Now, the plot of Lady Snowblood follows a young woman, Oyuki (aka Lady Snowblood), in a generation-spanning revenge plot. Oyuki was born and then meticulously trained for one purpose and one purpose alone: to kill the group of men who kidnapped and repeatedly gang-raped her mother after slaughtering her family. It’s not a gentle backstory and it gets no more gentle from there on in. Oyuki sheds blood with her charms, her sex appeal, and her cleverly concealed katana sword without batting her beautiful eyes. She makes her way through a crime-ridden, shit-sack, feudal Japan working as a mercenary for anyone who can afford it, all the while moving closer to her final objective.

Oyuki in all her glory
The whole of the story follows Oyuki on her gory quest of revenge and she’s really the only character you learn anything about. A few personalities from her past appear throughout the four volumes (her past really being her mother’s past but I digress). Oyuki is a very beautiful women but that is where her positive attributes end. Sure she’s intelligent, charming, and determined but she’s in it for all the wrong reasons. Oyuki could be seen as a femme fatale as she uses her sex appeal to achieve her goals but femme fatales are not usually bad to the bone. Oyuki, although she slays many people who deserve to be slain, has crossed a few lines in order to reach her endgame. Oyuki was born of hate, raised in hate, and sustained by hate; some of her exploits will leave a more gentle reader reeling.

One other character worth mentioning is Miyanara San who is a character who threatens to burst the fourth wall wide open! Miyanara is a writer who pens Oyuki’s stories of brutal conquest in an effort to draw out the killers of her family; and although played as an antagonistic character to begin with, he eventually comes into his own as he treats Oyuki like his daughter and even risks his life for her.

The on-going themes of Oyuki’s struggles are hate and revenge; and trust me when I say they’re on-going. You never stop hearing about how much Oyuki hates everything, about how her mother’s revenge must be fulfilled. Truthfully, by the last volume, you’ll be so sick and tired of hearing about her unwavering belief in her family’s retribution. Oyuki has a seriously unbreakable code. I’d almost say ‘righteous’ if not for the fact that what she does isn’t in the least bit honourable. She’s been indoctrinated to an extreme: nothing is too much to reach her goals and by the end of the series, you’ll be happy to have her murderous shenanigans over and done with.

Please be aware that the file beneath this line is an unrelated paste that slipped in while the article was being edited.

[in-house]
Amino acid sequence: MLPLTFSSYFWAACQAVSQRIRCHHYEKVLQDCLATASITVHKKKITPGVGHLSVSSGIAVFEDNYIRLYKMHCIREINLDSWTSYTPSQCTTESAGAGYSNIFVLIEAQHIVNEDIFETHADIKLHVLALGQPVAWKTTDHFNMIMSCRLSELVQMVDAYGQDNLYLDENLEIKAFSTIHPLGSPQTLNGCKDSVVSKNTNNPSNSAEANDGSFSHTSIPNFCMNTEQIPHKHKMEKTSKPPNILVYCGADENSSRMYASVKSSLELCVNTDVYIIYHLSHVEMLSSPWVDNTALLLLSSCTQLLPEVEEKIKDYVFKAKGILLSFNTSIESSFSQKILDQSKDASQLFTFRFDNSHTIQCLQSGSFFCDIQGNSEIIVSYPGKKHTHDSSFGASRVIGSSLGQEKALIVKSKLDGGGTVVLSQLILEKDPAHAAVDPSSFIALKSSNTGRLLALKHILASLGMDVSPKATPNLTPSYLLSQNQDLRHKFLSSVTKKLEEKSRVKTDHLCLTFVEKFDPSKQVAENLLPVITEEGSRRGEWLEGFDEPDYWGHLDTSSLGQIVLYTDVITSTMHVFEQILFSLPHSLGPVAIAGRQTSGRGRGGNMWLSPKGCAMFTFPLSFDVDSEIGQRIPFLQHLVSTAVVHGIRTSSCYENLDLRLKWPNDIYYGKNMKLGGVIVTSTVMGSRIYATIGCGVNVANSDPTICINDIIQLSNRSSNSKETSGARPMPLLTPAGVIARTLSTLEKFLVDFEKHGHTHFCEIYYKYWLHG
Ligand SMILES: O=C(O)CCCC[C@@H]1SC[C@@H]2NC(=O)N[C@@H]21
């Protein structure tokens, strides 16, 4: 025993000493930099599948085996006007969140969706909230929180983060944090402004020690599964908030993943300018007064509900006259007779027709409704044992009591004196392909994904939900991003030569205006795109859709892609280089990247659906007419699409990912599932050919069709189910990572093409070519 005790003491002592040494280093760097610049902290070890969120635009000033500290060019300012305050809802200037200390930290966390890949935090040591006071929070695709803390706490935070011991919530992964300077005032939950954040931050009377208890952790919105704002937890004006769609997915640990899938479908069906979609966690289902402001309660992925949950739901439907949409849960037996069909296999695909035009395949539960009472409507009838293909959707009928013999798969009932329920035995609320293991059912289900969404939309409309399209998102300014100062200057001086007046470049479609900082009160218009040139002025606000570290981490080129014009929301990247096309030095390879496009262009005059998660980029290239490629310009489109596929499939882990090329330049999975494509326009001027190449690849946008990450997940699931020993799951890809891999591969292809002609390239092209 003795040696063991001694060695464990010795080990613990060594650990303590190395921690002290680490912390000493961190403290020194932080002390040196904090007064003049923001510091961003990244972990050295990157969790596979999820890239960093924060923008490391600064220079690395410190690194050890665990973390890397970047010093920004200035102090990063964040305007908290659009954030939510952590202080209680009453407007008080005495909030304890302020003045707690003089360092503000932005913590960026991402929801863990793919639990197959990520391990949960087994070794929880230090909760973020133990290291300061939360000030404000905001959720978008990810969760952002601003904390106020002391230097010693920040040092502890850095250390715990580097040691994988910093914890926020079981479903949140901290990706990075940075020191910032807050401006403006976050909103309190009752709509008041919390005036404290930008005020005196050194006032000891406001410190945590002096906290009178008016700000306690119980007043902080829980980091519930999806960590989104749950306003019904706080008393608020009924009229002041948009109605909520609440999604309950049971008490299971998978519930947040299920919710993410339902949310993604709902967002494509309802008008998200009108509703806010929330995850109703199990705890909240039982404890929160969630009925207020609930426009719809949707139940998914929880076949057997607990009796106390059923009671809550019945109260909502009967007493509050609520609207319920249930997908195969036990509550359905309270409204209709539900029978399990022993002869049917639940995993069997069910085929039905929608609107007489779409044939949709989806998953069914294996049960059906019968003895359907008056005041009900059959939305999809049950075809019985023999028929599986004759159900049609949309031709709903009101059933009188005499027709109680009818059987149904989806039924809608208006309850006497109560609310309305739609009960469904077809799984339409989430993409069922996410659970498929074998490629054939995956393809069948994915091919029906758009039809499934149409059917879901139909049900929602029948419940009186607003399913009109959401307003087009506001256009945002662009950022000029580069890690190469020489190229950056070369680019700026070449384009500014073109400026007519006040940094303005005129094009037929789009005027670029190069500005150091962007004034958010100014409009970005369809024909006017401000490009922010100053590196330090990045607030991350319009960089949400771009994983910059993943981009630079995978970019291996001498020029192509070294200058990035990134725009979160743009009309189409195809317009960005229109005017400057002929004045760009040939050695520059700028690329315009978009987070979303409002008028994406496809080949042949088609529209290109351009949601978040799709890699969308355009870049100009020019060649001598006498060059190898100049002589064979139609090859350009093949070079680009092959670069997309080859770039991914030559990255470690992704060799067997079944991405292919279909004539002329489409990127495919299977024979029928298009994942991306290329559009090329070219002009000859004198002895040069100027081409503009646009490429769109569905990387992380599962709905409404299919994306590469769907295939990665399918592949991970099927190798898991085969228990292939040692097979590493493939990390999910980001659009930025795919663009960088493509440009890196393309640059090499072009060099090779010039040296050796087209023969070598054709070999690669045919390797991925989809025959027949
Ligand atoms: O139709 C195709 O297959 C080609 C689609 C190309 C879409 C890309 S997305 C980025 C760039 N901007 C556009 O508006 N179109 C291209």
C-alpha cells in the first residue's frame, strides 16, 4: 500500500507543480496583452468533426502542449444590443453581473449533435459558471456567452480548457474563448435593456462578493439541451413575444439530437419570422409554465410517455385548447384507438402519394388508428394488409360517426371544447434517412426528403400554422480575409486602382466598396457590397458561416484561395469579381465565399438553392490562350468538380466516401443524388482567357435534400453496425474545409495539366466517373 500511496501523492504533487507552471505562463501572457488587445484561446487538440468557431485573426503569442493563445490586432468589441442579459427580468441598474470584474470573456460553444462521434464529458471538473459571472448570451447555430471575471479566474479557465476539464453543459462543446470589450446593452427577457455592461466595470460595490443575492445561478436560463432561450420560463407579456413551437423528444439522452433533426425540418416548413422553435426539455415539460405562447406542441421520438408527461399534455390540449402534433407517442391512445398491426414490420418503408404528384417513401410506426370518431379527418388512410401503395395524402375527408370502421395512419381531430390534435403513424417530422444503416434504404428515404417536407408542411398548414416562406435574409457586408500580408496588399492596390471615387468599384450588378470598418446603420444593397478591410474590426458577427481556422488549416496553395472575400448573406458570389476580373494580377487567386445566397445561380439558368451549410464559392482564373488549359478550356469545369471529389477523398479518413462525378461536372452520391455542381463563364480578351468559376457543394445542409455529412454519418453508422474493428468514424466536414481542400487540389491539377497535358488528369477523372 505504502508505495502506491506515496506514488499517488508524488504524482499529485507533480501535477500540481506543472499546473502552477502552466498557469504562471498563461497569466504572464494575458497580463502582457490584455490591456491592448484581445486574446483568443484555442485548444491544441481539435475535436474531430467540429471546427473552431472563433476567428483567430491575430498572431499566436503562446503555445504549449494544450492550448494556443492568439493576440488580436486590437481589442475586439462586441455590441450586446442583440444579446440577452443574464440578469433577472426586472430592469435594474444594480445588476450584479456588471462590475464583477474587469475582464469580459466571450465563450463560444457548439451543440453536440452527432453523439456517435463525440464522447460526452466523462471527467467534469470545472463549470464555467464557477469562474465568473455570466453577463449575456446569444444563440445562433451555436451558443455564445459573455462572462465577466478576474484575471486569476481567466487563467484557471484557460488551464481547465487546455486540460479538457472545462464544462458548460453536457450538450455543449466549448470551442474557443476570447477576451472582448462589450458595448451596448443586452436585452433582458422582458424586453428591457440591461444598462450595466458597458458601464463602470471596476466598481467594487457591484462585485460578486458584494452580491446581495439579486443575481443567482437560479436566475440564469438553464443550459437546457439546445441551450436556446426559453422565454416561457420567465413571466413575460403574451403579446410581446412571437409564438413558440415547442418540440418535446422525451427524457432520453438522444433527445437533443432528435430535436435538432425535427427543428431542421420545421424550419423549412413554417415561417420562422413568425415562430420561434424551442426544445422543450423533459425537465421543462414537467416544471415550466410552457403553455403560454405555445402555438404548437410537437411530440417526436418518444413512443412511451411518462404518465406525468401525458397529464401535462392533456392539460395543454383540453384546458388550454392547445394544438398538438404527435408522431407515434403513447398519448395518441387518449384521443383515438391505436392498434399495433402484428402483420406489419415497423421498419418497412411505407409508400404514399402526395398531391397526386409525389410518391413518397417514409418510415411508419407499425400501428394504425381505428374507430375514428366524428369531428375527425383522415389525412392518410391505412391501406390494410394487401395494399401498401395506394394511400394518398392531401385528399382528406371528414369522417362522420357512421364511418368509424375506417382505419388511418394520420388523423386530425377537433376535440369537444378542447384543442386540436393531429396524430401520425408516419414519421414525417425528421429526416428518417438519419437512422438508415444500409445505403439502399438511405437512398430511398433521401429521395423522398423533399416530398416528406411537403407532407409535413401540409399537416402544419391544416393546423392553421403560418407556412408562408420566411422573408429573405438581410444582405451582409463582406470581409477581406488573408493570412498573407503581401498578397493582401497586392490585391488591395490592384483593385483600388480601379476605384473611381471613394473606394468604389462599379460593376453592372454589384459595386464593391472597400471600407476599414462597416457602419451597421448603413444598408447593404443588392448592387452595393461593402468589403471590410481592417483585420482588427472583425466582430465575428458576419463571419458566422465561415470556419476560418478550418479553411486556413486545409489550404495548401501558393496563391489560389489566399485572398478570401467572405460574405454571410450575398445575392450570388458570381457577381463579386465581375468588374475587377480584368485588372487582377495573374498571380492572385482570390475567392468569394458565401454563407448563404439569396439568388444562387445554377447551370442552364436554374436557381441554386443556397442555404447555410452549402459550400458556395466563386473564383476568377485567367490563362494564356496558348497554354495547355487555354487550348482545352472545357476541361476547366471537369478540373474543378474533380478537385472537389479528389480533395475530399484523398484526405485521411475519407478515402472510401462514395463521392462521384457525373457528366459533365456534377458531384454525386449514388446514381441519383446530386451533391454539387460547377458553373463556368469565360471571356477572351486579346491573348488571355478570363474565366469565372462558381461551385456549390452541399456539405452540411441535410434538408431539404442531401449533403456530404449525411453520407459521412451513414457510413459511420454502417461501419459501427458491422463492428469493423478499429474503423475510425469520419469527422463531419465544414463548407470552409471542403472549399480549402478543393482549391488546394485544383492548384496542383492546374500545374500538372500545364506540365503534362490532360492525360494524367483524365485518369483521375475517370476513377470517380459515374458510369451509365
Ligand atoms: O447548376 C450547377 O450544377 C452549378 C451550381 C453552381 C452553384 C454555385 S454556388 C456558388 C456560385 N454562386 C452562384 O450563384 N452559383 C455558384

The art style of Lady Snowblood fits nicely with its themes. The style is surprisingly beautiful when compared to the storyline. The locations (streets, forests, houses, etc, etc) and clothing have a level of detail usually not seen in manga. The faces and bodies of the characters, in comparison to everything else, are rather bland. They’ll have smooth, regular features if they’re a good character and rough, odd features if they’re not. Nakedness is seen often–Oyuki gets naked at least once a chapter–but, for the most part, it’s tasteful. Okay, maybe not tasteful, but not too overly offensive for people who don’t mind nakedness.

An action sequence
Action is drawn with long, sweeping lines and the blood splatter (and there’s a lot of it) is done in solid black. It’s actually a really nice effect against the snow and rain of certain fight scenes. Of course there’s only so many new ways to draw a katana sword slicing through a person’s neck so style does end up getting a little stale towards the end.

Lady Snowblood is very obvious in its intentions. It’s a ‘seinen manga’ (a seinen manga being a manga aimed at the target audience of 18-30 year-old men) and it is damn proud of that fact. There’s a storyline, but it’s not a complex one, there’s plenty of blood, violence, and more than enough sex to satisfy any red-blooded reader (it was published in a weekly Playboy after all). But women, like myself, who enjoy a good romp in violence every now and again can still enjoy this manga. Oyuki is a woman after all and, although not a woman to base your own character as a person upon (I can’t stress that enough!), she’s kickass, smart, confident, and doesn’t take anyone’s shit. 

My final thoughts on Lady Snowblood is that it’s an interesting manga. It’s ultra-violent, ultra-sexual, and gruesomely ridiculous. Its storyline is a little tired, a little trite; its characters a little hollow. Yet it’s still a compelling series. Don’t discount the work because it was published in Playboy, it offers something I’ve never seen in a manga before. It’s hard to explain but, put simply, Koike has brought to manga what Tarantino has brought to film. I guess it’s only fitting that Tarantino’s violent revenge epic Kill Bill was inspired so much by Lady Snowblood’s gory exploits thirty years before.

Saturday, 13 April 2013

The Devil of Nanking: A Horrible Yet Fascinating Tale

A Review By: Amelia